Losses of crops on flat lands are disastrous. Sadir Ahmad recalls three years ago “when crops on about 5,570 hectares of flat land were damaged from four months of sea water inundation. Early this year in Razapur and Katiya, I witnessed huge chunks of land devoured by river erosion. Agriculture on huge areas suffered badly.”
Sea level rise is already evident in coastal Bangladesh. Estimations and projections show that 97.1 percent of coastal areas and over 35 million people living in coastal Bangladesh are vulnerable and exposed to multiple climate change hazards.
The Climate Change Vulnerability Index (CCVI) for 2014, which evaluated the sensitivity of populations, the physical exposure of countries, and governmental capacity to adapt to climate change over the following 30 years, ranks Bangladesh as the number one economy in the world at risk to climate change.
Globally, emissions of carbon dioxide and chlorofluorocarbons into the atmosphere are growing at a rate of 5 percent annually, according to a joint publication by COAST and the Equity and Justice Working Group (EJWG) on ‘Climate Change Impact and Disaster Vulnerabilities in the Coastal Areas of Bangladesh’.
Rezaul Karim Chowdhury, Executive Director of COAST Trust and one of the authors of the joint publication, told IDN-INPS that “climate change is a serious issue for Bangladesh and there is no time for hypothetical analysis. We have already witnessed the damages and the ‘slow poison’ could prove catastrophic.”
“In preparing for the worst situation,” Karim continued, “we are placing the emphasis on building the capacities of the local community so that internal migration does not put pressure on an already overwhelmed urban economy. These capacities include promoting salt tolerant crops, creating jobs through the establishment of new industries and increasing activities that reduce disaster vulnerabilities.”
Dr Jiban Krishna Biswas, Director-General of the Bangladesh Rice Research Institute (BRRI), told IDN-INPS that the institute “is already in the process of developing varieties of practices adaptable to fragile environments. With the changing frequency and intensity of climate-related events, we are now focusing on adapting to more modern technology in agriculture to confront the challenges.”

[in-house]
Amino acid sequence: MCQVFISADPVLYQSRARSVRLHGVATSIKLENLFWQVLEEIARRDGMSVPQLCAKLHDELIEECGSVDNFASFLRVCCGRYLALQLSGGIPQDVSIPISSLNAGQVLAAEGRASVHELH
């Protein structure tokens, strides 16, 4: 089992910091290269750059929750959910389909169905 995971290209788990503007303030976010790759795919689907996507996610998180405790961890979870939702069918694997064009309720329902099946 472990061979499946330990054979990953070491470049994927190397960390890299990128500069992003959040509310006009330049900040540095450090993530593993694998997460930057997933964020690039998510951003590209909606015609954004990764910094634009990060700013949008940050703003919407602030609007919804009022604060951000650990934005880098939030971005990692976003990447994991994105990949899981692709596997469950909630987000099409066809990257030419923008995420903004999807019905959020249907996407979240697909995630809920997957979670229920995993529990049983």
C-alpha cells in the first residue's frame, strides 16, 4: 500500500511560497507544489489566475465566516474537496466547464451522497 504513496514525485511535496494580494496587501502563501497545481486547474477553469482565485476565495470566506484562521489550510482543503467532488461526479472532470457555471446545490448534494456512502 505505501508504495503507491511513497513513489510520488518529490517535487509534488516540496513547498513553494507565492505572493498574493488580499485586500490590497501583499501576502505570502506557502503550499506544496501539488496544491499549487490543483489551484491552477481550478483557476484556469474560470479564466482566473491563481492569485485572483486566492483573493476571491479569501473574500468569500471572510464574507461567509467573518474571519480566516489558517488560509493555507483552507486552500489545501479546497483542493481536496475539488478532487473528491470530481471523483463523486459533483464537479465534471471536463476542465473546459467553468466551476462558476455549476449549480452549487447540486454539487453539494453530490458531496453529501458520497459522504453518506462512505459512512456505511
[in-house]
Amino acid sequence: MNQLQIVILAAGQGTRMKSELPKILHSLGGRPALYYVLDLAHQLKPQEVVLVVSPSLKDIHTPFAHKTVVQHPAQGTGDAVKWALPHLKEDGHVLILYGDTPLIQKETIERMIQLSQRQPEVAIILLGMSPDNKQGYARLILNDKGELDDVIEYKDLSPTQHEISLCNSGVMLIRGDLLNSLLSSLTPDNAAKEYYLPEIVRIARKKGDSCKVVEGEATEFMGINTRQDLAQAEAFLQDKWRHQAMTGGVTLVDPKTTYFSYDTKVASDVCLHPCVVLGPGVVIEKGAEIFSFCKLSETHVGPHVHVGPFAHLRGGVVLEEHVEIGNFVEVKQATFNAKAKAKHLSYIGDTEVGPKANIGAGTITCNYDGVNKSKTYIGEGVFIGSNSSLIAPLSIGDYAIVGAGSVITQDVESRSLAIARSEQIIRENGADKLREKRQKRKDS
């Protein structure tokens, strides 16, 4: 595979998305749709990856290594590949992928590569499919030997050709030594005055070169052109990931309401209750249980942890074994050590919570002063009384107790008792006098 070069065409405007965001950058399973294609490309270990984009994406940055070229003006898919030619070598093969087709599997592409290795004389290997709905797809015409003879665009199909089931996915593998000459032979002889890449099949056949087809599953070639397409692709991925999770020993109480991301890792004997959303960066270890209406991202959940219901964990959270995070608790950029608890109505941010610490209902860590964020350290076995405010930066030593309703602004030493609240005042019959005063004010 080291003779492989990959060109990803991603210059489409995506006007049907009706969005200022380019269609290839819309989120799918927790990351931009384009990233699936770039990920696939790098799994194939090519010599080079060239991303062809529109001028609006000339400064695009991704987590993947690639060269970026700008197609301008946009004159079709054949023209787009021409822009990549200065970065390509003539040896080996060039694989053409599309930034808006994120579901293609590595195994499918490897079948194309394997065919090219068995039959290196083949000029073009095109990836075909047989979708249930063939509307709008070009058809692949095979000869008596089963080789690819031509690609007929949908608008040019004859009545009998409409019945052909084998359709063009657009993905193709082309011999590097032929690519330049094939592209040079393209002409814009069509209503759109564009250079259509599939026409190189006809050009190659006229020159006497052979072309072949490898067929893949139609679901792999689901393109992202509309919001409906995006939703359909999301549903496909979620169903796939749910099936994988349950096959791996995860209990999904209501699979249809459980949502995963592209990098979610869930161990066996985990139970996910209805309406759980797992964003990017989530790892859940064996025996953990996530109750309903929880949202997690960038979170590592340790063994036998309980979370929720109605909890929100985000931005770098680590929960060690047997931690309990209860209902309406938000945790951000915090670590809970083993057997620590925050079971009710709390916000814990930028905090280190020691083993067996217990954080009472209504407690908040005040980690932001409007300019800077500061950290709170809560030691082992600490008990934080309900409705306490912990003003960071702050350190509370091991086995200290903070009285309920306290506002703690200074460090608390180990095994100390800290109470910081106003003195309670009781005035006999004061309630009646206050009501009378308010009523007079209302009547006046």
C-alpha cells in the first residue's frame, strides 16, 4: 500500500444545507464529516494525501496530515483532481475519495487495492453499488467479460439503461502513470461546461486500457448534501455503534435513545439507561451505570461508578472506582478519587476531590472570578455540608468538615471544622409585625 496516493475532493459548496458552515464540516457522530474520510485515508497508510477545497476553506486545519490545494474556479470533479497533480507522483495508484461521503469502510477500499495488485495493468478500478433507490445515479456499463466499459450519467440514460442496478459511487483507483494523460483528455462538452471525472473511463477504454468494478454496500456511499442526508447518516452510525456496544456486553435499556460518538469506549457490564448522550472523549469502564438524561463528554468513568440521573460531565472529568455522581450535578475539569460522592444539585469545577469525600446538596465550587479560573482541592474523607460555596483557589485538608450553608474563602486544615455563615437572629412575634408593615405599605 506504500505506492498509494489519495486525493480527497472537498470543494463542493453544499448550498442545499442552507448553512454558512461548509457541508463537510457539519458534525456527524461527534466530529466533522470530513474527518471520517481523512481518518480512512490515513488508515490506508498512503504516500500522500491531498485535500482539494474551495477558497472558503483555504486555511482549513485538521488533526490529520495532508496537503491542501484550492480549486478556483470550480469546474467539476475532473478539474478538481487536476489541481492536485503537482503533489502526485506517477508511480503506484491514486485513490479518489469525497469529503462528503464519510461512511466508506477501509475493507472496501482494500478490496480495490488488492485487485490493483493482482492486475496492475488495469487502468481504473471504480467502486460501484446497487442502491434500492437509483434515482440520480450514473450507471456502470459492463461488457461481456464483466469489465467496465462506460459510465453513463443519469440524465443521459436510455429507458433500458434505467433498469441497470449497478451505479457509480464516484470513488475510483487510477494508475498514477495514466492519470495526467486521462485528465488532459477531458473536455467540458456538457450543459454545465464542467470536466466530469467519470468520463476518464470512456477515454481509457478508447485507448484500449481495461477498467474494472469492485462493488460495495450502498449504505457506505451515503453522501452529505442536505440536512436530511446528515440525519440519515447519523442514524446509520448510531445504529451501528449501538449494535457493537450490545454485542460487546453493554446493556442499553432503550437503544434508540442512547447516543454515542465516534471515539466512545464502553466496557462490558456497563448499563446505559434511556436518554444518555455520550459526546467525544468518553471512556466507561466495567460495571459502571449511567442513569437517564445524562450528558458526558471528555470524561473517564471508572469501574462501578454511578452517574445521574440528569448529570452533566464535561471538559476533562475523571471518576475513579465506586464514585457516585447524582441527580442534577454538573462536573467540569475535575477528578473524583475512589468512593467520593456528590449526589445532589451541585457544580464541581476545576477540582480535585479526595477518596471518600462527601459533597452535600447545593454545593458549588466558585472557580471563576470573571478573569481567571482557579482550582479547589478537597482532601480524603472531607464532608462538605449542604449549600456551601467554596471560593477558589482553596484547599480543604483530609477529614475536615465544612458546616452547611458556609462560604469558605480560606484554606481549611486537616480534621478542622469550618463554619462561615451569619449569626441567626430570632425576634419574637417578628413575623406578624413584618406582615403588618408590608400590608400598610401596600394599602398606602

Speaking to IDN-INPS, Dr Atiq Rahman, Executive Director of the Bangladesh Centre for Advanced Studies (BCAS) said that “sea level rise in Bangladesh is already evident and various adaptive measures are clear signs of it.” Dr Rahman, who is well-known globally for his pioneering role and contributions to the environment, nature conservation and the climate change debate, added that “it is presumed that by now about 20-28 cm of sea level rise has already taken place.”
He noted that the IPCC has predicted an 86 cm sea level rise by the end of the century, “but more recent data shows that Antarctica is melting very fast, which is obviously of great concern. This new data adds to the previous predictions. We anticipate it would be more than one metre by the end of the century. And this rise is not necessarily linear over time for every place.”
Asked about the impacts of climate change in Bangladesh’s coastal regions, eminent environmentalist Professor Ainun Nishat disagreed with those experts who claim that internal migration may have already started due to the effects of climate change.
He told IDN-INPS that “the land protection embankment at Char Fasson is 14 feet (over 4 metres) high [Bangladesh has similar embankments across its 700 km stretch of coastal zone], while the threat of storm surge or tidal waves is about 3 feet (90 cm). So, it is quite absurd that people would migrate in fear.”
However, he added, “I agree that Bhola is an area which is definitely impacted by climate change. By the turn of the century, the global temperature is predicted to increase by 0.8 degree Celsius. The impact of climate change has just started and there are indications of sea level rise in many parts of coastal Bangladesh.”
According to Professor Nishat, “at the moment, Bangladesh is 85 years ahead of the impacts that we are predicting. During the last two years, greenhouse gas emission is under control and Bangladesh is well prepared. What we need now are more funds and technology to improve our climate change strategies.”